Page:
And it gets worse. "Our analysis," reads the report's abstract, "assumes that captured carbon dioxide can be stored indefinitely, an optimistic and unproven assumption. Even if true though, the use of blue hydrogen appears difficult to justify on climate grounds."

The takeaway here: green hydrogen has much to offer in hard-to-abate emissions sectors, and will certainly play a part in the shift to clean energy. But blue hydrogen does not appear to be an acceptable transition step in the race to zero.

The research is published in the journal Energy Science and Engineering.

13 comments
13 comments
Lowell
Loz Blain gave us an article about the extraction of lithium and Hydrogen from Seawater. The source was KAUST Discovery. This tech doesn't sound that hard to put together and it certainly pays for the extraction process.
Loz said "So, a machine that can pull battery-grade lithium out of the ocean for a negligible electricity cost that's more than offset by the hydrogen and chlorine gases that are produced in the process – and it pumps out desalinated freshwater too? Shut up and take my investment money, right? "

Green Hydrogen is not that far away. I have been paying attention to the news from Loz Blain.

David
If we wait, it would be like saying 70 years ago that car engines are too polluting, so let's wait until we have low-sulphur, low-lead fuels, fuel injection and catalytic converters. Is it is sensible that we wait until green hydrogen is available in useful quantities before building a nationwide infrastructure, that it would not be better to work with a less desirable option in order to get the necessary storage and other facilities in place first while green hydrogen tech is still being developed?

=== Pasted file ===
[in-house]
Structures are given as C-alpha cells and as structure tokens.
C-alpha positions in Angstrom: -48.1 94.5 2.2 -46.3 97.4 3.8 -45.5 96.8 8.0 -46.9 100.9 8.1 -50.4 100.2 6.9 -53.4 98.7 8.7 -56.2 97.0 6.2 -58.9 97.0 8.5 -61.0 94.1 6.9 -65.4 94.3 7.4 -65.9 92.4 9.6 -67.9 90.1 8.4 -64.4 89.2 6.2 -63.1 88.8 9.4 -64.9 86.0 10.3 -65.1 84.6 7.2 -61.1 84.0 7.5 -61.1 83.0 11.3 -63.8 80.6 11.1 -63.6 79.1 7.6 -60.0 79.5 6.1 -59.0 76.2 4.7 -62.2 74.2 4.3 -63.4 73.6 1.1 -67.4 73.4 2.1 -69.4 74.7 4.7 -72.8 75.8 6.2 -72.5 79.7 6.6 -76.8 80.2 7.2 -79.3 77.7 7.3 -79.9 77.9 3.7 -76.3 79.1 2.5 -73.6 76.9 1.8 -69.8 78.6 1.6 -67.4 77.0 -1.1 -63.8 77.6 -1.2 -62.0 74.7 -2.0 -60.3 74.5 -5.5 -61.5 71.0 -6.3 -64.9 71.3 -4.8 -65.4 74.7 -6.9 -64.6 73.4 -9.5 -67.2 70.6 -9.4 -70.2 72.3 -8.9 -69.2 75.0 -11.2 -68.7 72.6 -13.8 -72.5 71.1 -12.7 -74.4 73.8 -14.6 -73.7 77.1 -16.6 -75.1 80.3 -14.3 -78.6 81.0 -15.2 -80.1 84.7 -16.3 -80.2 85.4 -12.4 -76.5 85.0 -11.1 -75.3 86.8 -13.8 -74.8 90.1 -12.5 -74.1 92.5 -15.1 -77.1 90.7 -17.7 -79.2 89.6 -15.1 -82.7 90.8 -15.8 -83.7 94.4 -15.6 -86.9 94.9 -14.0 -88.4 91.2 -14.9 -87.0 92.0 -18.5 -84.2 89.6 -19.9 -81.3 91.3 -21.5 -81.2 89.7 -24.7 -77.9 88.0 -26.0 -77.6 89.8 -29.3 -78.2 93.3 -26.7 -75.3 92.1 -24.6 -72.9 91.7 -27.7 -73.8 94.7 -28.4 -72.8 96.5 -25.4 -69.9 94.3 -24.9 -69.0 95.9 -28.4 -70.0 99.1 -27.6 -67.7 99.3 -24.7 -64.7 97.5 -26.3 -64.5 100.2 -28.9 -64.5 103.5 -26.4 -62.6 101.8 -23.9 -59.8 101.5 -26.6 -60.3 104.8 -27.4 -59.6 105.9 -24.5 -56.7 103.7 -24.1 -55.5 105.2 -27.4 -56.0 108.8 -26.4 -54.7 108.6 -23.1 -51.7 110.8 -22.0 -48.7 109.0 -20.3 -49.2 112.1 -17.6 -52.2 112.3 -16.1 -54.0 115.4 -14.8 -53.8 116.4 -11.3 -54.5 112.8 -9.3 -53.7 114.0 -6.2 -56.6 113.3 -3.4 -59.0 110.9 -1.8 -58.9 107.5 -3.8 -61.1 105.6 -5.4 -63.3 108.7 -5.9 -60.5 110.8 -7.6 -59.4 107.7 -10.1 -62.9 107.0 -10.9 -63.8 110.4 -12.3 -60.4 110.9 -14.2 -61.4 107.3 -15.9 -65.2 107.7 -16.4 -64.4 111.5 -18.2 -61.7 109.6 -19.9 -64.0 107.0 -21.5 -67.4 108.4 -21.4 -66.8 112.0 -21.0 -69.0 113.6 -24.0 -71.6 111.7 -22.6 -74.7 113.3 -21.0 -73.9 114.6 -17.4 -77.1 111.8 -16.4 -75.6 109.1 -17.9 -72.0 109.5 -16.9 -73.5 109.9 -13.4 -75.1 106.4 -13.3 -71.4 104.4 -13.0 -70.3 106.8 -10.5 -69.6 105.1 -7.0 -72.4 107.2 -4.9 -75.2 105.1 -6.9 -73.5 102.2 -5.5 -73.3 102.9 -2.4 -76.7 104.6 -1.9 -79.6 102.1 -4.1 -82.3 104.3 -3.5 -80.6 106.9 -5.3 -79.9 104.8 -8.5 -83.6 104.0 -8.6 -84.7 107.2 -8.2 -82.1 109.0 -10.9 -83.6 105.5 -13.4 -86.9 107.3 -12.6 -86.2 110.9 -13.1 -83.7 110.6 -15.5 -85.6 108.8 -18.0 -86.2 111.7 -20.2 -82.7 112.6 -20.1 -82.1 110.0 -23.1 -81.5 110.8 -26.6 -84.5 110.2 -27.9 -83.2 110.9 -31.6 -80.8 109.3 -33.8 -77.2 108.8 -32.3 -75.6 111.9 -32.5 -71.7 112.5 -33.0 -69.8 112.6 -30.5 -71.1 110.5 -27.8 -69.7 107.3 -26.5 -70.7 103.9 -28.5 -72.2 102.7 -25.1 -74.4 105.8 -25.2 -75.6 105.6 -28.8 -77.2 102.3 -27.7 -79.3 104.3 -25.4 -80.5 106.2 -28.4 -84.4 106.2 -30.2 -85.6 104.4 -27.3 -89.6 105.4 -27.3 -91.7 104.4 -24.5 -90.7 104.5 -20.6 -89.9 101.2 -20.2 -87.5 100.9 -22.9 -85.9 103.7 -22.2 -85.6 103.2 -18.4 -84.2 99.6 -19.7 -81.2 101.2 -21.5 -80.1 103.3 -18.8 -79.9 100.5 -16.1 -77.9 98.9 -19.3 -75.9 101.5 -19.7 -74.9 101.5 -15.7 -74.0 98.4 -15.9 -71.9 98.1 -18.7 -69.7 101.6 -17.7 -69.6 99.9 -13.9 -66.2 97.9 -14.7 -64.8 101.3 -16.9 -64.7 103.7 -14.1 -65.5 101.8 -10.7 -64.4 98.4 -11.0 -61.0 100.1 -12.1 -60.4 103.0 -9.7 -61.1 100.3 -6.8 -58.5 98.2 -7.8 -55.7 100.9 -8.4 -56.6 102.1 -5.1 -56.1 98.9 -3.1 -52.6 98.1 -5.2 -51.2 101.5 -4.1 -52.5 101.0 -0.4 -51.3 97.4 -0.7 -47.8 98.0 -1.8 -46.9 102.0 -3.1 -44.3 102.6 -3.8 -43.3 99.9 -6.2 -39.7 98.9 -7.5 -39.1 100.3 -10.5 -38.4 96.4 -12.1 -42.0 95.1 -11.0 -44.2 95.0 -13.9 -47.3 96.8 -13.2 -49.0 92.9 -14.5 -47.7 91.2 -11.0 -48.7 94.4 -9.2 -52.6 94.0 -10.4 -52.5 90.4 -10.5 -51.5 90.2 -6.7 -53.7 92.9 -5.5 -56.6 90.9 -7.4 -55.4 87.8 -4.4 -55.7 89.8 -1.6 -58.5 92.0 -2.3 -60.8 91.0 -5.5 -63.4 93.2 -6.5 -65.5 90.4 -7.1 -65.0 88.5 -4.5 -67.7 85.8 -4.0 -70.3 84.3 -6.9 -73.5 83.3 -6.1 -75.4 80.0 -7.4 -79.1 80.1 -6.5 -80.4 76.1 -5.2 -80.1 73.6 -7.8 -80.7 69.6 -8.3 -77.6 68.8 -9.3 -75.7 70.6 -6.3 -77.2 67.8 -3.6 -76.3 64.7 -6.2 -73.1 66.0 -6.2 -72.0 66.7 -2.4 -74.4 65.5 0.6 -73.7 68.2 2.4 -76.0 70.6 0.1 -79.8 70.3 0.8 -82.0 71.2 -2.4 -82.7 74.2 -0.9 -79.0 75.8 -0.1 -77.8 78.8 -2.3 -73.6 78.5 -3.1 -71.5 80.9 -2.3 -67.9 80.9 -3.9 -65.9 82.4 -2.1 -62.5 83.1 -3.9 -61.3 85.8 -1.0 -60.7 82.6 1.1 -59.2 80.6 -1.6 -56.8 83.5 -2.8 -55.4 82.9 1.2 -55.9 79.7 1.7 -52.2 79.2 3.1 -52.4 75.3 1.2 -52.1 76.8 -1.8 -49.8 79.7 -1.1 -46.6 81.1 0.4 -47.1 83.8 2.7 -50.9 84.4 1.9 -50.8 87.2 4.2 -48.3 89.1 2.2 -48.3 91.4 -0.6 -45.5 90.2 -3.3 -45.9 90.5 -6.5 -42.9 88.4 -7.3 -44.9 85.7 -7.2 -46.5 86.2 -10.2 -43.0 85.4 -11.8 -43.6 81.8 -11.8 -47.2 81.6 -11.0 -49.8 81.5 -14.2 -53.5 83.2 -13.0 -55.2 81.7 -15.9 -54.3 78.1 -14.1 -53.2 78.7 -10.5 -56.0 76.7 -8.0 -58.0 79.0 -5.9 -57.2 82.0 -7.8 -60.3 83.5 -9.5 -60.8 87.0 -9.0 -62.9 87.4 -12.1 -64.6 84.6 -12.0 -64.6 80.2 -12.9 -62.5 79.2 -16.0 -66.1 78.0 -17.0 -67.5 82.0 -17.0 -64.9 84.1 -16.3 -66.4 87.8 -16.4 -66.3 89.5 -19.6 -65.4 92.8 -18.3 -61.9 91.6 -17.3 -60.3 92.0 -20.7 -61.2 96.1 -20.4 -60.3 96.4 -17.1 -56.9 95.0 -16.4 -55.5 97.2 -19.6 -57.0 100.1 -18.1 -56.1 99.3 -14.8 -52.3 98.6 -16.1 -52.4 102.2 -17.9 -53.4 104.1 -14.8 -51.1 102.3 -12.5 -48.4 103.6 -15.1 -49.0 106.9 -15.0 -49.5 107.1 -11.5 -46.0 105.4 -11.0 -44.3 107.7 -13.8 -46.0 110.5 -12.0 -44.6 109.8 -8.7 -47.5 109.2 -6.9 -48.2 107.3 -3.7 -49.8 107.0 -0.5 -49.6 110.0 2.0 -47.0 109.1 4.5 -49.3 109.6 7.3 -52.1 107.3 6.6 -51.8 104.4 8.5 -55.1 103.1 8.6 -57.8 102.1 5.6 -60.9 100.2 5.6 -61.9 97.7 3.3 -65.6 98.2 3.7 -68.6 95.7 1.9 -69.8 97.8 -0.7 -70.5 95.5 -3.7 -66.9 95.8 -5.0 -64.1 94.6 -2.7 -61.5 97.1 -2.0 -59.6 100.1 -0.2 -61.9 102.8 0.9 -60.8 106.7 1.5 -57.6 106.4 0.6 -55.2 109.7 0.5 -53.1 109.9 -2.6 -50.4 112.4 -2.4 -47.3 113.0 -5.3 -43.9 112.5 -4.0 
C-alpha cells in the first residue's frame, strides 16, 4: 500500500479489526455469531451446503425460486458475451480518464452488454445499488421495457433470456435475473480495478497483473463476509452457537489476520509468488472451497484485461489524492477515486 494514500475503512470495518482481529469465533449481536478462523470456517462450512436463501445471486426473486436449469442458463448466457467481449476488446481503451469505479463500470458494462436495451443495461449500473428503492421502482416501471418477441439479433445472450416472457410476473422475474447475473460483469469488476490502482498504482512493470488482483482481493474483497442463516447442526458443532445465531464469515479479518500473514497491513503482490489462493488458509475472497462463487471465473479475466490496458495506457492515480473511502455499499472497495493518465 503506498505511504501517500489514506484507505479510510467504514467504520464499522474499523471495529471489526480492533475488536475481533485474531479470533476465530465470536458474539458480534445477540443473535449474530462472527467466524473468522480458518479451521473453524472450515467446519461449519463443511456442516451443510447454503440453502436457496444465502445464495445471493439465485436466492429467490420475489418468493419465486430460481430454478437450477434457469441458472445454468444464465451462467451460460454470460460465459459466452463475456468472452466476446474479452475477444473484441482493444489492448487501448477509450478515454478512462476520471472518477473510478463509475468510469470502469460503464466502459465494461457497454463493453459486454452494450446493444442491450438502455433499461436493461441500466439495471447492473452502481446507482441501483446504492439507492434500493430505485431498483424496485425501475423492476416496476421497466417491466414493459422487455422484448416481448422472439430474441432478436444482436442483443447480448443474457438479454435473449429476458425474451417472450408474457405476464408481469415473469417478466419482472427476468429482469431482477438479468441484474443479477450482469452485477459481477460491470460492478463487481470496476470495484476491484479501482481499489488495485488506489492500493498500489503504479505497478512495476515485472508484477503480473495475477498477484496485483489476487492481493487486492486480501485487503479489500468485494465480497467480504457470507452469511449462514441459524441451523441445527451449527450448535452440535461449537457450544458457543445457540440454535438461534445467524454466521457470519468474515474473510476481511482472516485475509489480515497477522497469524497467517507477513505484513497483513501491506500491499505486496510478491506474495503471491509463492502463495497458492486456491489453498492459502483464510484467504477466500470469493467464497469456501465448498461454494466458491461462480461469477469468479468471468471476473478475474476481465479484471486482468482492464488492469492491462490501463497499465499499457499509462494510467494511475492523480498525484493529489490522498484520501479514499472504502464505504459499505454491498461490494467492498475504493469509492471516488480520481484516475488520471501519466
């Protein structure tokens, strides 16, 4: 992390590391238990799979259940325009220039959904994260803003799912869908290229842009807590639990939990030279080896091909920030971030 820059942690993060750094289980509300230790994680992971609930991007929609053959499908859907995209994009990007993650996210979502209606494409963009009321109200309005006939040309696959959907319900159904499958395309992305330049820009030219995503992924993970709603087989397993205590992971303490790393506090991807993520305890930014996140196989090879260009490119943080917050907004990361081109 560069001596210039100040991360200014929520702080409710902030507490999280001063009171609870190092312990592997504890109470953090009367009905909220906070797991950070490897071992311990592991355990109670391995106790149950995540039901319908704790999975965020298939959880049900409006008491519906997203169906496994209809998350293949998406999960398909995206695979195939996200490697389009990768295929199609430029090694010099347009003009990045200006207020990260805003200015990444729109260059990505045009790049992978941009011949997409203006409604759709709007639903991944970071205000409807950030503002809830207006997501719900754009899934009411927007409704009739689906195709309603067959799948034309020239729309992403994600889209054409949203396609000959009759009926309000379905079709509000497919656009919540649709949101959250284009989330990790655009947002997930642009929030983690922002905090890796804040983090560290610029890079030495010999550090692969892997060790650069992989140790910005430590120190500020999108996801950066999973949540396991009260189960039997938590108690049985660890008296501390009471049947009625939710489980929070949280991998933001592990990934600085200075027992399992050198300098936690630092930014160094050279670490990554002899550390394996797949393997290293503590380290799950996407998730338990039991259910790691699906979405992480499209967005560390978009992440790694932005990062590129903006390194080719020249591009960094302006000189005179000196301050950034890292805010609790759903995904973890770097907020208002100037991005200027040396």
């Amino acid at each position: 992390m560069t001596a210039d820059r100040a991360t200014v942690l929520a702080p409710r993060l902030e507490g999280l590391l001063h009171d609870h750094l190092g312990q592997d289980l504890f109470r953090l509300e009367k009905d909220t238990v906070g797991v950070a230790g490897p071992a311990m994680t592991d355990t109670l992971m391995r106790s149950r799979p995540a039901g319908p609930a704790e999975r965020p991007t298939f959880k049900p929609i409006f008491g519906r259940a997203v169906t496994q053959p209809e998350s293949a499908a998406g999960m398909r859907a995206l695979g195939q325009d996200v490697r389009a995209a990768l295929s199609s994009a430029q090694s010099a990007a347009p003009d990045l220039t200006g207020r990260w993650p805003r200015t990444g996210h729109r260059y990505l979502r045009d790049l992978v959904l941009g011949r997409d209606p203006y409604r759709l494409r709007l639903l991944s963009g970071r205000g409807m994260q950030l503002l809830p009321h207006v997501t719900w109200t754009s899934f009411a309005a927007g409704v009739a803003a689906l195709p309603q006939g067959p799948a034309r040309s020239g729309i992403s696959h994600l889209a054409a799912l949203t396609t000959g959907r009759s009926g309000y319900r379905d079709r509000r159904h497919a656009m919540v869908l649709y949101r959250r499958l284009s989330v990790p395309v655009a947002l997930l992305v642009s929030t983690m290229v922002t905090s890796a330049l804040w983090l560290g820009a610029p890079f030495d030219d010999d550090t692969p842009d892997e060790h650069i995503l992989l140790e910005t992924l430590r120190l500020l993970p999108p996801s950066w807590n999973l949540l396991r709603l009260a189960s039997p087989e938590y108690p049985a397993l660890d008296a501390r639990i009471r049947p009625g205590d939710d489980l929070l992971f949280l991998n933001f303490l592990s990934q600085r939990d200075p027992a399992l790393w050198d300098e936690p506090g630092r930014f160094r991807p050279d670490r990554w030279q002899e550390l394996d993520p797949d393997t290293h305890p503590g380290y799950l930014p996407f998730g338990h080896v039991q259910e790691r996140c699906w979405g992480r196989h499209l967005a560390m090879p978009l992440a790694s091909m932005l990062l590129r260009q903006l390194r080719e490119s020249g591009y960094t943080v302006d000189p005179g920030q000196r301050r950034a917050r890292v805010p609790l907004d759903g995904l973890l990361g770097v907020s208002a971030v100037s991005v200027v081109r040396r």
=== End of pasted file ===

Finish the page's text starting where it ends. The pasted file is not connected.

piperTom
The argument stated here against blue hydrogen, would also apply to ALL uses of natural gas. So... the massive shift we have had from coal to methane for electricity is a regression?
Daniel Boguszewski
nuclear power is the future.
ScienceFan
Nearly all green hydrogen requires additional power from grids with still gas and coal generation. Since renewables cannot provide an extra demand all that green hydrogen results in additional fossil power. At 50 kWh per kg h2 that is at least 20kg of CO2. To replace 9kg of CO2 for a kg of grey hydrogen or 1 kg of CO2 for blue hydrogen. Though peer reviewed this article is manipulating. 3.5% methane leak might be the norm for careless US operators but other more responsible gas field operators manage 0.2%. Then this whole paper is blatantly wrong.